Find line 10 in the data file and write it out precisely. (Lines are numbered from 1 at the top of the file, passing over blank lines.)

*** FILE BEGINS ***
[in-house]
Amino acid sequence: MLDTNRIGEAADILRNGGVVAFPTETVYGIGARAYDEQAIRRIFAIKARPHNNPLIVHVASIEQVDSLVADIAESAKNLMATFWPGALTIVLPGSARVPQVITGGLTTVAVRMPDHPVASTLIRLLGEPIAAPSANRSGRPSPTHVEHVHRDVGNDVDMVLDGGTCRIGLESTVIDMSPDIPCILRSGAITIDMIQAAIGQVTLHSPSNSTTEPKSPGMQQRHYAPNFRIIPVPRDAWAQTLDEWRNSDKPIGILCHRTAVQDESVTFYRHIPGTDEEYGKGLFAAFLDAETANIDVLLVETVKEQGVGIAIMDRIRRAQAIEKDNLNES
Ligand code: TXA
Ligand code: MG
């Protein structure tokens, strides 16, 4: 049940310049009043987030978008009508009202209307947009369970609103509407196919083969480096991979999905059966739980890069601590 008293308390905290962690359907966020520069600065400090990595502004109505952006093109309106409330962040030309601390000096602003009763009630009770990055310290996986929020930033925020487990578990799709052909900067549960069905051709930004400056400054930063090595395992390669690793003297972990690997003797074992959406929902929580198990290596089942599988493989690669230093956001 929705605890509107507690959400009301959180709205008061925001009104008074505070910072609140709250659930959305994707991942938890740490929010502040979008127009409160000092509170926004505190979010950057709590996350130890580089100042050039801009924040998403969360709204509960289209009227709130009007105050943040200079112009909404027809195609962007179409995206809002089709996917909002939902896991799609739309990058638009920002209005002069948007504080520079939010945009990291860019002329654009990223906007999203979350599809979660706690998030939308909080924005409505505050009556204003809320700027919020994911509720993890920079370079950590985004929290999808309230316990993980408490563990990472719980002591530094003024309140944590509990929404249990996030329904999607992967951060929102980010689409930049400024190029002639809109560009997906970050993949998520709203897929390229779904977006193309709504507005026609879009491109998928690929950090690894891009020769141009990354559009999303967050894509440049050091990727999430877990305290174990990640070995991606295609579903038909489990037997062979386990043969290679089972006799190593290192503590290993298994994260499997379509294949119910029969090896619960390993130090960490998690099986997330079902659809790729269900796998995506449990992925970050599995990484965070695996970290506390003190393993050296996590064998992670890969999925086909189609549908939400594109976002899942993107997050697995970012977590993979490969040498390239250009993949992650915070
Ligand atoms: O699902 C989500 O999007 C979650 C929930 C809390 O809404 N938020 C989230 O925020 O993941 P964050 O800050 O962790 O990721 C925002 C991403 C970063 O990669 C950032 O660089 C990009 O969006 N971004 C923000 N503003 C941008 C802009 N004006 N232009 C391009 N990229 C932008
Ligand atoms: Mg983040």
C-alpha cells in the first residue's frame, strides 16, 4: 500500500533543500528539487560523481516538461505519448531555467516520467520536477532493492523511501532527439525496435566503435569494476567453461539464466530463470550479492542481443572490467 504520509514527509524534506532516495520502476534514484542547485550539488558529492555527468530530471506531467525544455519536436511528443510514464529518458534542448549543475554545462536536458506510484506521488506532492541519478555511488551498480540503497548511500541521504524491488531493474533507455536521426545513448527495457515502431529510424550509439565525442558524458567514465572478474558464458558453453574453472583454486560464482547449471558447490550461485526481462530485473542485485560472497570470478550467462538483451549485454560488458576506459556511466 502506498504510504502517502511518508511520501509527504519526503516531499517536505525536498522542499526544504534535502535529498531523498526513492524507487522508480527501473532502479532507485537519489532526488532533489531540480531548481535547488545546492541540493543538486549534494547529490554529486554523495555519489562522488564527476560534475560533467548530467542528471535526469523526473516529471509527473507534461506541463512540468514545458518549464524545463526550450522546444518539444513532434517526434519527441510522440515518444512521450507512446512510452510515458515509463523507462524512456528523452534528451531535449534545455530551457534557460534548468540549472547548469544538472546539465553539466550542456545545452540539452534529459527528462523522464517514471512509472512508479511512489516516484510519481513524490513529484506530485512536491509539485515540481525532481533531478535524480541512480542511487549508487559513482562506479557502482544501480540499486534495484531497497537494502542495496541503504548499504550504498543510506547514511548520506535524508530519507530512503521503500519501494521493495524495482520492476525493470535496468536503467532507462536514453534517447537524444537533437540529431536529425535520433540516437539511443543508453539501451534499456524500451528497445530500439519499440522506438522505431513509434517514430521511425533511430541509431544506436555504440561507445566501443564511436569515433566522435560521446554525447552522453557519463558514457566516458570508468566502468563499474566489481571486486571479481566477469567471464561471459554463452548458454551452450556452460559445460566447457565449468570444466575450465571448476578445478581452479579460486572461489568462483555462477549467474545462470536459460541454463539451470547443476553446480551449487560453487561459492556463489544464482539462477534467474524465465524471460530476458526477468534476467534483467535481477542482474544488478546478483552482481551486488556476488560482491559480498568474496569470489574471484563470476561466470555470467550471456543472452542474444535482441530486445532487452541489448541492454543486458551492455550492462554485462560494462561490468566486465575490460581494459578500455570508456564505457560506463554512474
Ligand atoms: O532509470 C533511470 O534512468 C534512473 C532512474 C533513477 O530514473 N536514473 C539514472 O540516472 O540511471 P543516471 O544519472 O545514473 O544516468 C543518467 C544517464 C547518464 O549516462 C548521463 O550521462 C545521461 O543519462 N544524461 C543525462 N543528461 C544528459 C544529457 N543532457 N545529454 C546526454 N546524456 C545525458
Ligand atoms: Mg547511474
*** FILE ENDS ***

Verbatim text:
Ligand atoms: Mg547511474